While away on vacation I have been deeply troubled by the events around Michael Brown’s shooting in Ferguson, MO. I have thought of the Three Crosses’ community often and have been holding you in my heart as we watch what has unfolded on the news. There have been many, often dueling narratives put forth around this tragic event. Underlying all of the news stores is the excessive violence in our culture and the acceptable premise that it is justifiable to use weapons against other human beings, even unarmed young men. The use of guns escalates the cycle of violence. There are models in the world where police offices do not carry guns. This country should take note and look at those models. Another worrisome aspect is the headline which said: “Peace and quiet return to the streets of Ferguson.” Peace within a theological setting has always upheld justice. Peace is never seen as a lack of conflict, but rather a state of being where all people experience the justice of God in all aspects of life. True peace is far from Ferguson. This week’s events underscore the real work that our country must do to confront racism and its deep impact upon our culture. The words written on the signs carried by many of the demonstrators ring true: “No Justice, No Peace.”

Thursday, July 24, 2014

Reflection on the War in Israel/Gaza While I would not call myself a world traveler by any standard, I have traveled to a few war torn areas of the world including, El Salvador, Nicaragua, Lebanon, Israel, the West Bank and Gaza. While in those areas, I saw evidence of the violence; experienced the terror of death squads; and heard stories of how the violence of war ripped through families and how poverty was deeply linked to the violence of the conflicts. While in Gaza, I visited a family of 14 living in a two-room house, with a dirt floor and little to no furniture. The father talked about his inability often to access his worksite because it was in the West Bank, outside of Gaza’s city limits, and many days he could not cross the border. I heard of the lack of medical care for the children and I physically saw the garbage that littered the streets because public services were almost non-existent in Gaza. It was a humanitarian nightmare that still wakes me at night. Then, as well as now, the magnitude of the nightmare leaves little room for one side of the conflict to blame the other to justify the horror that children are enduring. The conflict that is happening right now in Gaza is again reawakening my memory of my visit some 22 years ago and is re-traumatizing me. While I know the reasons behind the offensive in Gaza has a long, complicated, violent and political history, it is my deepest yearnings that the violence will stop; that no more civilians or military personnel will be lost; that a way to peace might emerge.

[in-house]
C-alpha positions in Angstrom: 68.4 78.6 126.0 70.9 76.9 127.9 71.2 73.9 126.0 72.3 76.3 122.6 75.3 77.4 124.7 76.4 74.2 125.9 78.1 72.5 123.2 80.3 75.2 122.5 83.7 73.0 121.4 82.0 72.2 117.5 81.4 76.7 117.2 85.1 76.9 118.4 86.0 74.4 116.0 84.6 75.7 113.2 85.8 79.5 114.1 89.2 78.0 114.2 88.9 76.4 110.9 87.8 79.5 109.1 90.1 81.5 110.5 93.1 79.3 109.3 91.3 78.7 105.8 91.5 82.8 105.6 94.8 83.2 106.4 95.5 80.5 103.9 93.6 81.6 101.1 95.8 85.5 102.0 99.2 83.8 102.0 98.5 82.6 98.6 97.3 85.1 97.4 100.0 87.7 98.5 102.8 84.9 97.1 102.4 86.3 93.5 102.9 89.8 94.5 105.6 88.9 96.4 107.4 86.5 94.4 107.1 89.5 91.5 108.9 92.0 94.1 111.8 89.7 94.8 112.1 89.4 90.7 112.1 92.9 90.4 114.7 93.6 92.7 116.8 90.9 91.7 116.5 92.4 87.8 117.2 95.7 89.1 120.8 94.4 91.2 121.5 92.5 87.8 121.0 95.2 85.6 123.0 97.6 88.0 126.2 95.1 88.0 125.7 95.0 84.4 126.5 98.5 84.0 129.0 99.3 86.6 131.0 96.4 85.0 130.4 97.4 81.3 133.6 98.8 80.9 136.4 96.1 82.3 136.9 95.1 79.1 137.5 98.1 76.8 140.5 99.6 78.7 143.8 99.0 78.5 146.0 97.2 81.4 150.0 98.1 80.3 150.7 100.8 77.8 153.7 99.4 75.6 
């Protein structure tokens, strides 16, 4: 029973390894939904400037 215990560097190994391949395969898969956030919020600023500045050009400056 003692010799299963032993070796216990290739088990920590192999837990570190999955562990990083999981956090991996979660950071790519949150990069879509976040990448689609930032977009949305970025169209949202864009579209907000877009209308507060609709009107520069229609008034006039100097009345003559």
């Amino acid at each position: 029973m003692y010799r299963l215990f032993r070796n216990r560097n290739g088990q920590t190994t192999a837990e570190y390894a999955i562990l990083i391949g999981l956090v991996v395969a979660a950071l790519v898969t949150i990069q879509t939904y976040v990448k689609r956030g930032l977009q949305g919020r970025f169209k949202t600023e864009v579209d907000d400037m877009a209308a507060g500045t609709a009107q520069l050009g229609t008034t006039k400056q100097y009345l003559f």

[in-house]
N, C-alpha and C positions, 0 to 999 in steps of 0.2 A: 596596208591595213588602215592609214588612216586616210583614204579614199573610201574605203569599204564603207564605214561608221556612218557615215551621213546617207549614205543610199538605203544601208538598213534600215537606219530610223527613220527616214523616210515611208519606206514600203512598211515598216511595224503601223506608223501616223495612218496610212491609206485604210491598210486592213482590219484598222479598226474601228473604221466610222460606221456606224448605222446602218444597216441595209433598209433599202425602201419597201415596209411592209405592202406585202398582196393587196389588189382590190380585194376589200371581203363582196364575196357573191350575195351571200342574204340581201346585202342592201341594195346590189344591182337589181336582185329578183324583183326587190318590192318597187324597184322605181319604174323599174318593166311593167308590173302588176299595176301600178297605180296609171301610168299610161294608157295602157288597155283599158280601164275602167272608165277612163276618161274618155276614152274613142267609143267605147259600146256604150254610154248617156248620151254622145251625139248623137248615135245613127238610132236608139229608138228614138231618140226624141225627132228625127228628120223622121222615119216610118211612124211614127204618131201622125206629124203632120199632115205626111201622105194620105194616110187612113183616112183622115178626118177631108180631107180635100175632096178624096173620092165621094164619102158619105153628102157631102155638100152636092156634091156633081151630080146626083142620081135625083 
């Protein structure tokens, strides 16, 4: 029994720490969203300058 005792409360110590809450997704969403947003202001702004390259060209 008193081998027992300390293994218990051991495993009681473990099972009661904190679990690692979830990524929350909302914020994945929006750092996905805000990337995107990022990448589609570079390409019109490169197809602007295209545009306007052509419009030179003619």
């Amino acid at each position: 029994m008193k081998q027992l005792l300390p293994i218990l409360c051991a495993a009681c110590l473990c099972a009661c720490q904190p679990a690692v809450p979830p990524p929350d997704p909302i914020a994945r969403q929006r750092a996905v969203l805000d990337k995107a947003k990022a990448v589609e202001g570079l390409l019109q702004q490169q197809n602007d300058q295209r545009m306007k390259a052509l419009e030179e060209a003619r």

Thursday, June 26, 2014

Pride 2014

Celebrating Pride It seems impossible, but last night as Barry was putting up his collections of Pride buttons, getting ready for the 2014 Pride March, I counted off 19 buttons since I saw my first Pride Parade here in Chicago in 1996. What a transition the LGBT movement has made over those years. Who would have thought in 1996 as I was coming out and leaving parish ministry as a result, that in 2014 there would be 19 states and the District of Columbia where gay couples could be married. And every day the courts strike down another attempt by a state’s vote to exclude queer folk from marriage equality. And who would have thought that Barry and I would be married, and our marriage be celebrated in the church! But even as the legal marriage sea quickly changes, there is a need for continued strong advocacy work. Just as we know that changing of laws some 50 years ago did not eliminate racism, neither will the courts’ recognizing marriage equality eliminate heterosexism. That is why we still march, to give voice to our commitment to our LGTBQ brothers and sisters. I have noticed over the years a different crowd standing on the sidelines of the parade cheering the churches on as we march and hold our welcome banners. It is those who still need to see a supportive religious presence for examples (LGBTQ youth and Transgender youth), who still face social pressures to conform to culturally normative lives (whatever that means). We still march to stand in solidarity with those who are hoping for a cold cup of water, a supportive nod from a pastor, a smile, or a “high-five” from someone over 50. One never knows how life-giving our presence might be.